— Politics - A Treatise on Government • Aristotle

... of propriety. It has certainly long been a practice in courts to disfigure the beauty of the human countenance with paint; but what, in itself, may have been originally assumed for a mask or disguise, may, by usage, have grown into a very harmless custom. I am not, therefore, disposed to attach any criminal importance to the circumstance of her majesty wearing paint. Her late majesty did so herself." "I do not say it was criminal," said Mrs. Glibbans; "I only meant it was sinful, and I think it is." The accent of ...
— The Ayrshire Legatees • John Galt

... Carl Johan Torpander was a most remarkable Swede, inasmuch as he did not drink; but otherwise there was about him that exaggerated air of politeness, and that imitation of French manners, which seems generally to attach to the shady individuals of that nation. He had risen when Marianne came into the room, and was now making a low bow, with his shoulders, and especially the left one, well over his ears. His head was on one side, and he kept his eyes the whole time fixed ...
— Garman and Worse - A Norwegian Novel • Alexander Lange Kielland

... he might supply the loss of her first-born. But, in their rides and other excursions, he was surprised to observe that Mrs. King assiduously tried to withdraw Mr. Fitzgerald from her daughter, and attach him to herself. Her attentions generally proved too flattering to be resisted; but if the young man, yielding to attractions more suited to his age, soon returned to Eulalia, there was an unmistakable expression of pain on her mother's face. Mr. King was puzzled and pained by this conduct. ...
— A Romance of the Republic • Lydia Maria Francis Child

... elongated dot of the bacterium proper, to the elongated rod or cylinder of the bacillus, and the long spirals of spiro-bacteria. It is unfortunate that they are not sufficiently constant in habit to always attach themselves to one or the other of these genera. The micrococcus has a habit of elongating at times until it is impossible to recognize him except as a bacterium; while bacilli, again, break up until their particles ...
— Scientific American Supplement, No. 787, January 31, 1891 • Various

... and tillers of the soil in the Scandinavian peninsula, afterward the settlers in the Saxon plain and in England, recognized him who ruled over their settled place of abode as king; while roaming bands of fighting men would naturally attach themselves to the head of the tribe, as the leader in war, and recognize him as king. As late as the death of Charlemagne, when his powerful grip relaxed, the tribes of Germans, for they were little more ...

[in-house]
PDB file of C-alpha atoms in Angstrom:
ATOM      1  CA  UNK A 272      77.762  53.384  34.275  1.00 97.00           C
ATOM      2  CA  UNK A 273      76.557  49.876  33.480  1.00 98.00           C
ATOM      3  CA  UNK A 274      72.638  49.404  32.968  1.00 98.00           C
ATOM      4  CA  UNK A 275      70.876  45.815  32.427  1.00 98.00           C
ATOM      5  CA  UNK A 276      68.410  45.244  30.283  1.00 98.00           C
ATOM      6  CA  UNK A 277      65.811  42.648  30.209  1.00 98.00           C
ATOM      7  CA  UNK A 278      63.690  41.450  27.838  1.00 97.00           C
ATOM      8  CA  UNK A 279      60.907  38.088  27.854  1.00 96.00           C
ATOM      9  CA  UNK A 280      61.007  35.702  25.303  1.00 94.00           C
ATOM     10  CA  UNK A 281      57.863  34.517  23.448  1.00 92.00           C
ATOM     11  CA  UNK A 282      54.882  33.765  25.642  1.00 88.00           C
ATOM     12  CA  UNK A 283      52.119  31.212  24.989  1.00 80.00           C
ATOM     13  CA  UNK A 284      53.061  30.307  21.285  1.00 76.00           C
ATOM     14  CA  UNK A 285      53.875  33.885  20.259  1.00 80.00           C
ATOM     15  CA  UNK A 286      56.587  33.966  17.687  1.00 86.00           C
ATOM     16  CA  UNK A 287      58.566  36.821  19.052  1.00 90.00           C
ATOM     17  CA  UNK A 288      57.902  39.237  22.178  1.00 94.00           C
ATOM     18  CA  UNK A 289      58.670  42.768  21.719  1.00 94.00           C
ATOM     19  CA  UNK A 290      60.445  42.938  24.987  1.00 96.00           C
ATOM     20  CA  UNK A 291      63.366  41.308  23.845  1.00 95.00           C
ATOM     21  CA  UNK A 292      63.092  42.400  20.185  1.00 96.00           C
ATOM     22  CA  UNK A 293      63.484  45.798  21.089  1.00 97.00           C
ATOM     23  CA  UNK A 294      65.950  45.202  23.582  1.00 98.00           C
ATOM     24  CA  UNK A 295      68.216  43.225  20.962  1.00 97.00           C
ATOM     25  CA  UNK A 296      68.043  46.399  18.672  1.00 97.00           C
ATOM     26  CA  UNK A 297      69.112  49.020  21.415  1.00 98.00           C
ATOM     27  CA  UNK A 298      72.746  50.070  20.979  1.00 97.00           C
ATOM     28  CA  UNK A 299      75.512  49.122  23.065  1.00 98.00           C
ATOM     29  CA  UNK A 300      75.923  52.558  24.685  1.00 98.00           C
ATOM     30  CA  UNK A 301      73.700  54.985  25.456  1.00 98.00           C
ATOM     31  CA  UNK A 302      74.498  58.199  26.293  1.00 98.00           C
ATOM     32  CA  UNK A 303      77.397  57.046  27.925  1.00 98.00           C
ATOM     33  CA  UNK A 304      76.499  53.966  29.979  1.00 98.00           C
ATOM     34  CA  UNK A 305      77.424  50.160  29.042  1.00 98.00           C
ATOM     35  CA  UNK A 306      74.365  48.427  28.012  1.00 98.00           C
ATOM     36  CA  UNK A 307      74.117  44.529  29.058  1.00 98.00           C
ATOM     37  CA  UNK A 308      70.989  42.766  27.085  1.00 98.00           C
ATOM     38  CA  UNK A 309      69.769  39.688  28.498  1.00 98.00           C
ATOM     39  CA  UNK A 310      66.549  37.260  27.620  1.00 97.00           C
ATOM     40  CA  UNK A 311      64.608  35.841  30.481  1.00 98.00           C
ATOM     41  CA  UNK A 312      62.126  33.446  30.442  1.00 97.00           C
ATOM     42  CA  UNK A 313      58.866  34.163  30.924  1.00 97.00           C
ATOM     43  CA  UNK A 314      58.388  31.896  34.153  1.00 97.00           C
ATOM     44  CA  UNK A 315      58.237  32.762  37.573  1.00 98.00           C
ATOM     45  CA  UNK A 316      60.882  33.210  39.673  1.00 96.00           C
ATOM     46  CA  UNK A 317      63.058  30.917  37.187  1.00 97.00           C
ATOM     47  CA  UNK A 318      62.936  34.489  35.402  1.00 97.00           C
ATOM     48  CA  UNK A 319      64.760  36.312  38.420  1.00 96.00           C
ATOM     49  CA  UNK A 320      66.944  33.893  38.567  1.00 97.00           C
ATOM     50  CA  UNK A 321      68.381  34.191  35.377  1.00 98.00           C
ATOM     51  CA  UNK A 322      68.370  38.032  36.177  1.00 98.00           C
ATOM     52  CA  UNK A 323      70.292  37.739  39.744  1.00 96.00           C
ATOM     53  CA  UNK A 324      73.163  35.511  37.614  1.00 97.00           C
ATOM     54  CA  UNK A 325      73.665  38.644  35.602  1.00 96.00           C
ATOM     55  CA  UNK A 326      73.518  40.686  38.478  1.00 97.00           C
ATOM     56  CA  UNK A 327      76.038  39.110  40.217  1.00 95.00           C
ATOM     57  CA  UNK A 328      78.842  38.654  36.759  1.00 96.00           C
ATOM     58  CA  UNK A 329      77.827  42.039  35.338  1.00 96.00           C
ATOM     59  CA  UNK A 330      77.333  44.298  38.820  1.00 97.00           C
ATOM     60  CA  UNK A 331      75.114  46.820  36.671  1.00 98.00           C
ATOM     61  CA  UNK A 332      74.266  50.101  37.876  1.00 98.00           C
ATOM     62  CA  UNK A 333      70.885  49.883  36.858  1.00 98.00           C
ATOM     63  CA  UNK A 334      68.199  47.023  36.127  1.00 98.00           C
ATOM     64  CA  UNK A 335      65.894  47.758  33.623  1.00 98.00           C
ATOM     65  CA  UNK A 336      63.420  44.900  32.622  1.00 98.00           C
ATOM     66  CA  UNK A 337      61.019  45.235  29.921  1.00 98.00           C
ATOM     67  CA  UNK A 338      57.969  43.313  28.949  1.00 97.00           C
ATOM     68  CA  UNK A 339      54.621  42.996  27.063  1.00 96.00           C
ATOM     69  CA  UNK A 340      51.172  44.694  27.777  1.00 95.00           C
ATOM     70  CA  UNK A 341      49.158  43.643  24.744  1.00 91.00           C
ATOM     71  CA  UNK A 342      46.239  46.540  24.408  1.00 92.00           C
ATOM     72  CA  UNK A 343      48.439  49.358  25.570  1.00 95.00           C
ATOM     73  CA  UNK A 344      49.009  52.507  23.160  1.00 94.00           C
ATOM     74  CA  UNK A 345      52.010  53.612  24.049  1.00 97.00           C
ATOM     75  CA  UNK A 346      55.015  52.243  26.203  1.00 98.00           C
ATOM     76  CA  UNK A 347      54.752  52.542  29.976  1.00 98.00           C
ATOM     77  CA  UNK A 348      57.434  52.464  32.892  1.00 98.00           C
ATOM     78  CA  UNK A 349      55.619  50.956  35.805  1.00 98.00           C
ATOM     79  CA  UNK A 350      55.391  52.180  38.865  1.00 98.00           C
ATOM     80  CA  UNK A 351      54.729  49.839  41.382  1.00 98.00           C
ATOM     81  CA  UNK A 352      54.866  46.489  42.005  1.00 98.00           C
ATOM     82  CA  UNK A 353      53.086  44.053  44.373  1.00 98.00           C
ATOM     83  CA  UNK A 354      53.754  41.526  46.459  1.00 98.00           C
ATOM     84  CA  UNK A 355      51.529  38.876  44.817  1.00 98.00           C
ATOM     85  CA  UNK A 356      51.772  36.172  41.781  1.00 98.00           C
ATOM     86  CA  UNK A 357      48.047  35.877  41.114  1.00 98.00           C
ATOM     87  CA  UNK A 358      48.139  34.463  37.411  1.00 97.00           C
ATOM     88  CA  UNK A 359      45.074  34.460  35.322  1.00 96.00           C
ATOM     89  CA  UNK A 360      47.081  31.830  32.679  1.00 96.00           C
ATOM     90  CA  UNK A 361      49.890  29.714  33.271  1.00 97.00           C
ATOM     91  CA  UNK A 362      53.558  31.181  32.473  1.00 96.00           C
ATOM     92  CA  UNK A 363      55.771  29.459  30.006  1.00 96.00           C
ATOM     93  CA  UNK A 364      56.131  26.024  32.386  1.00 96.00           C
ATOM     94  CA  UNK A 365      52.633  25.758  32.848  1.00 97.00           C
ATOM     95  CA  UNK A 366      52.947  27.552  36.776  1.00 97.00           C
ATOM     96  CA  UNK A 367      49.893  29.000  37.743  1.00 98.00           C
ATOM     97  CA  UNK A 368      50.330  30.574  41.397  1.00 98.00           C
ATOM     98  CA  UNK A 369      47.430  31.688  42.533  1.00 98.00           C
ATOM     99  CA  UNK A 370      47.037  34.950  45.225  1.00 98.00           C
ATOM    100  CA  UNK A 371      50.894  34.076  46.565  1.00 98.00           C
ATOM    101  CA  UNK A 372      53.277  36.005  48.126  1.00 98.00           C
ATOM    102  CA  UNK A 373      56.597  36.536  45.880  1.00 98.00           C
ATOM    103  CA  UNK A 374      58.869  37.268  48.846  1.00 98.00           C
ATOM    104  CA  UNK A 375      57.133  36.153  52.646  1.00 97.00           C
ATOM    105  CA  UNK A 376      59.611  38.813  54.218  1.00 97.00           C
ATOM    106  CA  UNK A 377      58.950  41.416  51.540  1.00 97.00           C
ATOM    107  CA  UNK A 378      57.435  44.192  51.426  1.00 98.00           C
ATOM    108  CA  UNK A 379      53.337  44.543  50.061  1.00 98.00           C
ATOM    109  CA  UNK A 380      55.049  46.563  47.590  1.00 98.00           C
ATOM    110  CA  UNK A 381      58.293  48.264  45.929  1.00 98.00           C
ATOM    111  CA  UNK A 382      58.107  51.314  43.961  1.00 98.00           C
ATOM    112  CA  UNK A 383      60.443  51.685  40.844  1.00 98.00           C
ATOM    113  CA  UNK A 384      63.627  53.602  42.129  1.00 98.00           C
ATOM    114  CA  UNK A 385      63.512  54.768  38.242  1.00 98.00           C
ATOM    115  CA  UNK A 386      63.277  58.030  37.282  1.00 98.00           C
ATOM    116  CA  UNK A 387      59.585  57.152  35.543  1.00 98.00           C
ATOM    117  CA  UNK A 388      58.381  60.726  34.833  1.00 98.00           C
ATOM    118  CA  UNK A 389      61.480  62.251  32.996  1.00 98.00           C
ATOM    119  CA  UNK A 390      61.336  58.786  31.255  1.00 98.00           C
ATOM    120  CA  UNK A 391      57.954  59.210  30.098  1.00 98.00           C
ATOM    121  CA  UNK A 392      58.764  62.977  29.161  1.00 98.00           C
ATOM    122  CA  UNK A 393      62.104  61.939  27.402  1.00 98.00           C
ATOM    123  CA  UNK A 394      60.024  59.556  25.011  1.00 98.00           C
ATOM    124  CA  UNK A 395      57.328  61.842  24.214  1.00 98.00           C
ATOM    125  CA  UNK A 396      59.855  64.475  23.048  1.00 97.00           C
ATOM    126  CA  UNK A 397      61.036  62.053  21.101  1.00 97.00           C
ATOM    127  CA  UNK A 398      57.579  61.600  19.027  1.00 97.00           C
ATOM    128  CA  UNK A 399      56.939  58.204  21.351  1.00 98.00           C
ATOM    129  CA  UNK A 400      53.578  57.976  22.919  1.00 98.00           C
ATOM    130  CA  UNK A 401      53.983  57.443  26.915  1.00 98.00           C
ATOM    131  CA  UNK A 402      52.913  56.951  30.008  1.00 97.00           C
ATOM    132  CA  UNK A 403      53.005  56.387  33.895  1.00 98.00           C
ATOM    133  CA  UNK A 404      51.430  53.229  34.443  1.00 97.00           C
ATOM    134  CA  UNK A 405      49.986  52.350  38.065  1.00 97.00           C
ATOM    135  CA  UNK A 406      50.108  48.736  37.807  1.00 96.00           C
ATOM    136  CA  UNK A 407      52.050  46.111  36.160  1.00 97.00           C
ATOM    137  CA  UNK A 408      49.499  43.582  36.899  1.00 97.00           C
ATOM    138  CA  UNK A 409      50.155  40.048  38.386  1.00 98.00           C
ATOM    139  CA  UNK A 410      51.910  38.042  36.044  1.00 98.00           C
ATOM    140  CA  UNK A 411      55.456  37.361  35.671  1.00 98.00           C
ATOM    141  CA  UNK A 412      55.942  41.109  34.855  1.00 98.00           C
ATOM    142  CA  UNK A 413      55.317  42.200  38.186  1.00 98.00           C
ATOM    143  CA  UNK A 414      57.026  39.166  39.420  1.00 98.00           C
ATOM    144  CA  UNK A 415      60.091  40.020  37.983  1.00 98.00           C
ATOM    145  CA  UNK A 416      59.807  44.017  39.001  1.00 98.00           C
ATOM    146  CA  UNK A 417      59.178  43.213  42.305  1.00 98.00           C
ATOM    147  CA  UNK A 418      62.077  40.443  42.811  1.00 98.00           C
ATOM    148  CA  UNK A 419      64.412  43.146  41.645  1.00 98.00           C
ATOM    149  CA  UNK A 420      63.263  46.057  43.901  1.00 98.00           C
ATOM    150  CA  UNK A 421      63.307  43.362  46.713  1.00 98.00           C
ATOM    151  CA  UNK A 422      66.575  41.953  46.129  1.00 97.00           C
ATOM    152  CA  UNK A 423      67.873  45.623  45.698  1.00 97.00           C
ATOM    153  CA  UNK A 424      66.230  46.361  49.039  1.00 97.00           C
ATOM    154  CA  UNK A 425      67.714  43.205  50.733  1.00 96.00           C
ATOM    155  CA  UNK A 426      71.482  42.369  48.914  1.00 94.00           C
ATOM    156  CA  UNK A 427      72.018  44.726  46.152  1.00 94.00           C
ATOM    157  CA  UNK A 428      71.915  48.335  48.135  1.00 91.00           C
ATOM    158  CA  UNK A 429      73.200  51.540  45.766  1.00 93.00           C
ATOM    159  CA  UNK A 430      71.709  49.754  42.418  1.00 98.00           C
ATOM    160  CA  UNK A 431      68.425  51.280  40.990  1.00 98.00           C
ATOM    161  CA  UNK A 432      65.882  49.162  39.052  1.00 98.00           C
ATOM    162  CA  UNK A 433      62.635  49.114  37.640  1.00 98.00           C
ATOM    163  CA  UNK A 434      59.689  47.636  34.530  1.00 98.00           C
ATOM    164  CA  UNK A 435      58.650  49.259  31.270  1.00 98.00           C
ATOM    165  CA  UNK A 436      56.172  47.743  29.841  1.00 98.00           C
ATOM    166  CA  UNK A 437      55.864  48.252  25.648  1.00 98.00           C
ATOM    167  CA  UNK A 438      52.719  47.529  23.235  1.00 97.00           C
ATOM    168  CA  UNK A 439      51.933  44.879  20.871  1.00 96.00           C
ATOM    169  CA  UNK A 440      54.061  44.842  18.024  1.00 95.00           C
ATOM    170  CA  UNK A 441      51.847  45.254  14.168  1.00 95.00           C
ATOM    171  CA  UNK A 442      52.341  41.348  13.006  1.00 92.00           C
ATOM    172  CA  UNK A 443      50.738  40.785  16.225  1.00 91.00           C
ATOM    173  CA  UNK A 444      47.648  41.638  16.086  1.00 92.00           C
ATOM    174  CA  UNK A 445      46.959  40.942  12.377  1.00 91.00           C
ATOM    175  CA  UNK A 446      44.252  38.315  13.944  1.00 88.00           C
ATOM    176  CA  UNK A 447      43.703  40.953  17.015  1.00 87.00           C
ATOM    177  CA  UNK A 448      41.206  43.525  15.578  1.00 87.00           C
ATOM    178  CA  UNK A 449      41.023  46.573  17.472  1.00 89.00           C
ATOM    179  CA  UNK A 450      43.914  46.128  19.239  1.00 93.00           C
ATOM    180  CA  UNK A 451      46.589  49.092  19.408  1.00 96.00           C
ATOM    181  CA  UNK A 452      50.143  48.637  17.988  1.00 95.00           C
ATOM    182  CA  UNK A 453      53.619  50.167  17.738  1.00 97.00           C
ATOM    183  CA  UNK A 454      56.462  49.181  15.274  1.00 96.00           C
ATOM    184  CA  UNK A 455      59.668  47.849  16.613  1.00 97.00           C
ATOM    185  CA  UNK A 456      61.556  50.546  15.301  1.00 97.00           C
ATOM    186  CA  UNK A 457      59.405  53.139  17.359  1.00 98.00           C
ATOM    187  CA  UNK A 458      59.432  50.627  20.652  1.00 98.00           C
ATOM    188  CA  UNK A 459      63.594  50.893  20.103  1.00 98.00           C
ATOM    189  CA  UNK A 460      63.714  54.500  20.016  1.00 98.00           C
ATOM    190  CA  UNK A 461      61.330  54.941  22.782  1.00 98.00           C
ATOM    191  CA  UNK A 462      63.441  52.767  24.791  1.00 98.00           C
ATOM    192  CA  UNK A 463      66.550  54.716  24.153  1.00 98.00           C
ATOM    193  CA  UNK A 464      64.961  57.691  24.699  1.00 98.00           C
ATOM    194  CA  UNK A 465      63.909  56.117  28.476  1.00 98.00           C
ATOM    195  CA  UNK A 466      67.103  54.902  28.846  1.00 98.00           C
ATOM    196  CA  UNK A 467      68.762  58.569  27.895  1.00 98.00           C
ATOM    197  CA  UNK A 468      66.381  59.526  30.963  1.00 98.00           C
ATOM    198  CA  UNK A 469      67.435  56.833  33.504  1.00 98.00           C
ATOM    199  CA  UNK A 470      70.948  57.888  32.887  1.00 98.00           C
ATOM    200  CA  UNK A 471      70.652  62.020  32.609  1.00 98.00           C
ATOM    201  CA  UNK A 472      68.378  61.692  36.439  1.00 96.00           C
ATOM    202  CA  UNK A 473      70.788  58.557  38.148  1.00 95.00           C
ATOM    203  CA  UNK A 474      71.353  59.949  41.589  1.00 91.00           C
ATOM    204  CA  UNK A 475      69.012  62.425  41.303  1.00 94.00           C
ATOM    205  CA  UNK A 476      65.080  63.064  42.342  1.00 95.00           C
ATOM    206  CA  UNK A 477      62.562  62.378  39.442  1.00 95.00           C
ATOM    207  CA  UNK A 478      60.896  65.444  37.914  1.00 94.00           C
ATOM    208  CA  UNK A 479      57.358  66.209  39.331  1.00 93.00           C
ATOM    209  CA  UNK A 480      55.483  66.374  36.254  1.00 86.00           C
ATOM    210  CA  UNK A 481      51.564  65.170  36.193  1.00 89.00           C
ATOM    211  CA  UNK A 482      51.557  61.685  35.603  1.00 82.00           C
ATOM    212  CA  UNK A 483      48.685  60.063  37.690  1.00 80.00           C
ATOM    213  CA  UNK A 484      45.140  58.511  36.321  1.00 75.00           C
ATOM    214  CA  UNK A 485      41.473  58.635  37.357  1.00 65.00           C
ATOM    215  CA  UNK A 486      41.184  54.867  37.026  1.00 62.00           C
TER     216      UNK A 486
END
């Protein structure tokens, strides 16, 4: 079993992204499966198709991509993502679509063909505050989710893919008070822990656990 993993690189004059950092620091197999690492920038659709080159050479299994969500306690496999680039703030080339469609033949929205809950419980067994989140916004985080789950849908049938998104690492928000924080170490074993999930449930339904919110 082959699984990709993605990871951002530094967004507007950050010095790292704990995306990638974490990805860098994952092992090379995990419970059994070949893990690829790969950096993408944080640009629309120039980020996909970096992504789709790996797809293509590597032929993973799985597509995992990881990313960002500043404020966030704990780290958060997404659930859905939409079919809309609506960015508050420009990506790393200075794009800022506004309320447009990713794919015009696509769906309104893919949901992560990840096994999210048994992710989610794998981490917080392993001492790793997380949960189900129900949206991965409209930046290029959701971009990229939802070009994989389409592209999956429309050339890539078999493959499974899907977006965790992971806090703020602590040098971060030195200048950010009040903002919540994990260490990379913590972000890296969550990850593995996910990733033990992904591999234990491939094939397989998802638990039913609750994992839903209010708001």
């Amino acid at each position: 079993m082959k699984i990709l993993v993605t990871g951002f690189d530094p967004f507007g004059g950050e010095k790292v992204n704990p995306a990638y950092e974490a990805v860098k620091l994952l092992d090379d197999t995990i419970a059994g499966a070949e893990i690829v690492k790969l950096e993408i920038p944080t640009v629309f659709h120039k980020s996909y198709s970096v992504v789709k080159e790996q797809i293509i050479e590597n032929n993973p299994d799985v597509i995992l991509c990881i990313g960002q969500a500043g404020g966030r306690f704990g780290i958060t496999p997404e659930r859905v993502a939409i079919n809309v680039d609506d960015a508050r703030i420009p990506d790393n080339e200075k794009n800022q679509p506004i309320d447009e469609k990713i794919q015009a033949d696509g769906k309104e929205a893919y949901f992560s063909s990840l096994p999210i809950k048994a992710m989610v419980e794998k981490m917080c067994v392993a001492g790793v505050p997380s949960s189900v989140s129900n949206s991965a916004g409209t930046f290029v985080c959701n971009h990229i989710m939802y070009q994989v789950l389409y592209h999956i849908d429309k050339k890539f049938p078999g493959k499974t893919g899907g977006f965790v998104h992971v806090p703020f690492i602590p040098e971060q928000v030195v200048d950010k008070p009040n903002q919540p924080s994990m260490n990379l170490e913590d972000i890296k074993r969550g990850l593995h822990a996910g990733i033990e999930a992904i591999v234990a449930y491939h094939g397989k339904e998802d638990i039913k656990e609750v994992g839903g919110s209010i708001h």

— Germany and the Germans - From an American Point of View (1913) • Price Collier

... of Christ Healing the Sick, known as The Hundred Guilder Print, now the most prized of all the etchings, shows that he did not attach much value, either artistic or monetary, to this plate. He did not even receive a hundred guilders (under L9) for it, but gave the etching to his friend Jan Zoomer in exchange for The Pest, by M. Anthony. At ...
— Rembrandt • Mortimer Menpes

... turned over immediately to the jury for decision. If that were done the lawyer would miss his best chance to influence the jurors to make up their minds in his favor. They are not so familiar as he with the facts and their significance. They would be apt to attach more importance to some details of testimony, and less to others, than the circumstances warrant. So, to assist the jurors in arriving at their verdict on the evidence, the lawyer sums up the case. He lays ...
— Certain Success • Norval A. Hawkins

... anxiety in regard to his public policy grew almost painfully intense throughout the country. There had never been a cabinet organized in which so deep an interest was felt,—an interest which did not attach so much to the persons who might compose it as to the side—pro-slavery or anti-slavery— to which the balance might incline. When the names were announced, it was found that four were from the south side of Mason and Dixon's line, and three ...
— Twenty Years of Congress, Vol. 1 (of 2) • James Gillespie Blaine

... at New Orleans, from the first settlement of the country west of the Alleghany Mountains, sought to attach it to the province of Louisiana. Knowing the powerful efficacy of gold, in producing such results, they dispensed it with a liberal hand, to such as made New Orleans their market. The attachment of the first settlers, to the free institutions of ...
— Chronicles of Border Warfare • Alexander Scott Withers

... "you must not attach too much importance to this; they were, probably, some drunken officers who ...
— The Conspirators - The Chevalier d'Harmental • Alexandre Dumas (Pere)

... worth remarking, that although the sugar thus obtained is very good for common use, it by no means answers the purpose of the confectioner, as it is not fit for preserving; and for this purpose the cane sugar alone is used; so that although great merit may attach to the industry of a person who in times of scarcity can produce such an useful article as sugar from a vegetable so easily grown, yet when cane sugar can be imported at a moderate rate, it will always supersede the ...
— The Botanist's Companion, Vol. II • William Salisbury

... of Larry O'Gorman are sung from the Mirimichi to the Megantic. He is analyst as well as bard. He makes it a point—and he still lives and sings—to attach himself only to forces which ...
— Joan of Arc of the North Woods • Holman Day